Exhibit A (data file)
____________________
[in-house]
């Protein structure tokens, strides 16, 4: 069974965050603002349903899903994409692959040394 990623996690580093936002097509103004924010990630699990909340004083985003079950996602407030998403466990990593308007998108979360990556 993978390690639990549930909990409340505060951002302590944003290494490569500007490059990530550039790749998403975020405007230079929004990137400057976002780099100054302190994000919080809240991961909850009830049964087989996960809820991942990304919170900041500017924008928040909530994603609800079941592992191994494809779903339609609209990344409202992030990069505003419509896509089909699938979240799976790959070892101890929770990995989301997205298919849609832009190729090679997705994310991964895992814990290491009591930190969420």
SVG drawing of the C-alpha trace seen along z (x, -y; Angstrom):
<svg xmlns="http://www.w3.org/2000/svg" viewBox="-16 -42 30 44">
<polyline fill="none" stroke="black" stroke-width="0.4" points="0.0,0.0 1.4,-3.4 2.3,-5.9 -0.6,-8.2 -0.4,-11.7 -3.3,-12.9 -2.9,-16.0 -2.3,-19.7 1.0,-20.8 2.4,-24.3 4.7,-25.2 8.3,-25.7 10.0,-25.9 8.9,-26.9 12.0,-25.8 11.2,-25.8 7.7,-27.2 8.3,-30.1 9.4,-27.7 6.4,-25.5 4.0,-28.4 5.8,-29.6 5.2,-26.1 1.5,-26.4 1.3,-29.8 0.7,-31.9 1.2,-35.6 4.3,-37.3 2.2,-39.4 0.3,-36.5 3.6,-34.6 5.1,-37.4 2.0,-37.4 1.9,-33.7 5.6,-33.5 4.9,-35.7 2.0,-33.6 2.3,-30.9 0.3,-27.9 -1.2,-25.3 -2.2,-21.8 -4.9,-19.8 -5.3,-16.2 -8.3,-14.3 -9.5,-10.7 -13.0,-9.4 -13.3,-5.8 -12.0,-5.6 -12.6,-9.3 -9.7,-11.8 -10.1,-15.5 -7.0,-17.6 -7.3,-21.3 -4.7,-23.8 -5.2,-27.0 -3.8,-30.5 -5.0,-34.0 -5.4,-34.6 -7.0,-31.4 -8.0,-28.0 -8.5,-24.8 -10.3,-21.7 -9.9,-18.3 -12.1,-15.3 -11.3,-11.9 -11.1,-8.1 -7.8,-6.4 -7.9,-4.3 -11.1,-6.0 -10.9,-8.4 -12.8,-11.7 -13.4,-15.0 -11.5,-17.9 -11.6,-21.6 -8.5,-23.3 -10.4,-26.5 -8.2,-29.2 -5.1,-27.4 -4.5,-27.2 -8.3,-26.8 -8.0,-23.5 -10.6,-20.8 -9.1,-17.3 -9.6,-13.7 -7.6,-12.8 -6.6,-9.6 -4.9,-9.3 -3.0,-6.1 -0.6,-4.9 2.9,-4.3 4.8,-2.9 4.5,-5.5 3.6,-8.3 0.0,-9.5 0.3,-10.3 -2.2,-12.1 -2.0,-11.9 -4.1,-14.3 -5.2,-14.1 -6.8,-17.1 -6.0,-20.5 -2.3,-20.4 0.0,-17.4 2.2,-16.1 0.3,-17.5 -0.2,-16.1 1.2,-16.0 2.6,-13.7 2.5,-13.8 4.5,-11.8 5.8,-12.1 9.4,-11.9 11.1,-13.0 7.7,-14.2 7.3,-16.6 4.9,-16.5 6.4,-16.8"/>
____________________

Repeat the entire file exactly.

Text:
[in-house]
């Protein structure tokens, strides 16, 4: 069974965050603002349903899903994409692959040394 990623996690580093936002097509103004924010990630699990909340004083985003079950996602407030998403466990990593308007998108979360990556 993978390690639990549930909990409340505060951002302590944003290494490569500007490059990530550039790749998403975020405007230079929004990137400057976002780099100054302190994000919080809240991961909850009830049964087989996960809820991942990304919170900041500017924008928040909530994603609800079941592992191994494809779903339609609209990344409202992030990069505003419509896509089909699938979240799976790959070892101890929770990995989301997205298919849609832009190729090679997705994310991964895992814990290491009591930190969420």
SVG drawing of the C-alpha trace seen along z (x, -y; Angstrom):
<svg xmlns="http://www.w3.org/2000/svg" viewBox="-16 -42 30 44">
<polyline fill="none" stroke="black" stroke-width="0.4" points="0.0,0.0 1.4,-3.4 2.3,-5.9 -0.6,-8.2 -0.4,-11.7 -3.3,-12.9 -2.9,-16.0 -2.3,-19.7 1.0,-20.8 2.4,-24.3 4.7,-25.2 8.3,-25.7 10.0,-25.9 8.9,-26.9 12.0,-25.8 11.2,-25.8 7.7,-27.2 8.3,-30.1 9.4,-27.7 6.4,-25.5 4.0,-28.4 5.8,-29.6 5.2,-26.1 1.5,-26.4 1.3,-29.8 0.7,-31.9 1.2,-35.6 4.3,-37.3 2.2,-39.4 0.3,-36.5 3.6,-34.6 5.1,-37.4 2.0,-37.4 1.9,-33.7 5.6,-33.5 4.9,-35.7 2.0,-33.6 2.3,-30.9 0.3,-27.9 -1.2,-25.3 -2.2,-21.8 -4.9,-19.8 -5.3,-16.2 -8.3,-14.3 -9.5,-10.7 -13.0,-9.4 -13.3,-5.8 -12.0,-5.6 -12.6,-9.3 -9.7,-11.8 -10.1,-15.5 -7.0,-17.6 -7.3,-21.3 -4.7,-23.8 -5.2,-27.0 -3.8,-30.5 -5.0,-34.0 -5.4,-34.6 -7.0,-31.4 -8.0,-28.0 -8.5,-24.8 -10.3,-21.7 -9.9,-18.3 -12.1,-15.3 -11.3,-11.9 -11.1,-8.1 -7.8,-6.4 -7.9,-4.3 -11.1,-6.0 -10.9,-8.4 -12.8,-11.7 -13.4,-15.0 -11.5,-17.9 -11.6,-21.6 -8.5,-23.3 -10.4,-26.5 -8.2,-29.2 -5.1,-27.4 -4.5,-27.2 -8.3,-26.8 -8.0,-23.5 -10.6,-20.8 -9.1,-17.3 -9.6,-13.7 -7.6,-12.8 -6.6,-9.6 -4.9,-9.3 -3.0,-6.1 -0.6,-4.9 2.9,-4.3 4.8,-2.9 4.5,-5.5 3.6,-8.3 0.0,-9.5 0.3,-10.3 -2.2,-12.1 -2.0,-11.9 -4.1,-14.3 -5.2,-14.1 -6.8,-17.1 -6.0,-20.5 -2.3,-20.4 0.0,-17.4 2.2,-16.1 0.3,-17.5 -0.2,-16.1 1.2,-16.0 2.6,-13.7 2.5,-13.8 4.5,-11.8 5.8,-12.1 9.4,-11.9 11.1,-13.0 7.7,-14.2 7.3,-16.6 4.9,-16.5 6.4,-16.8"/>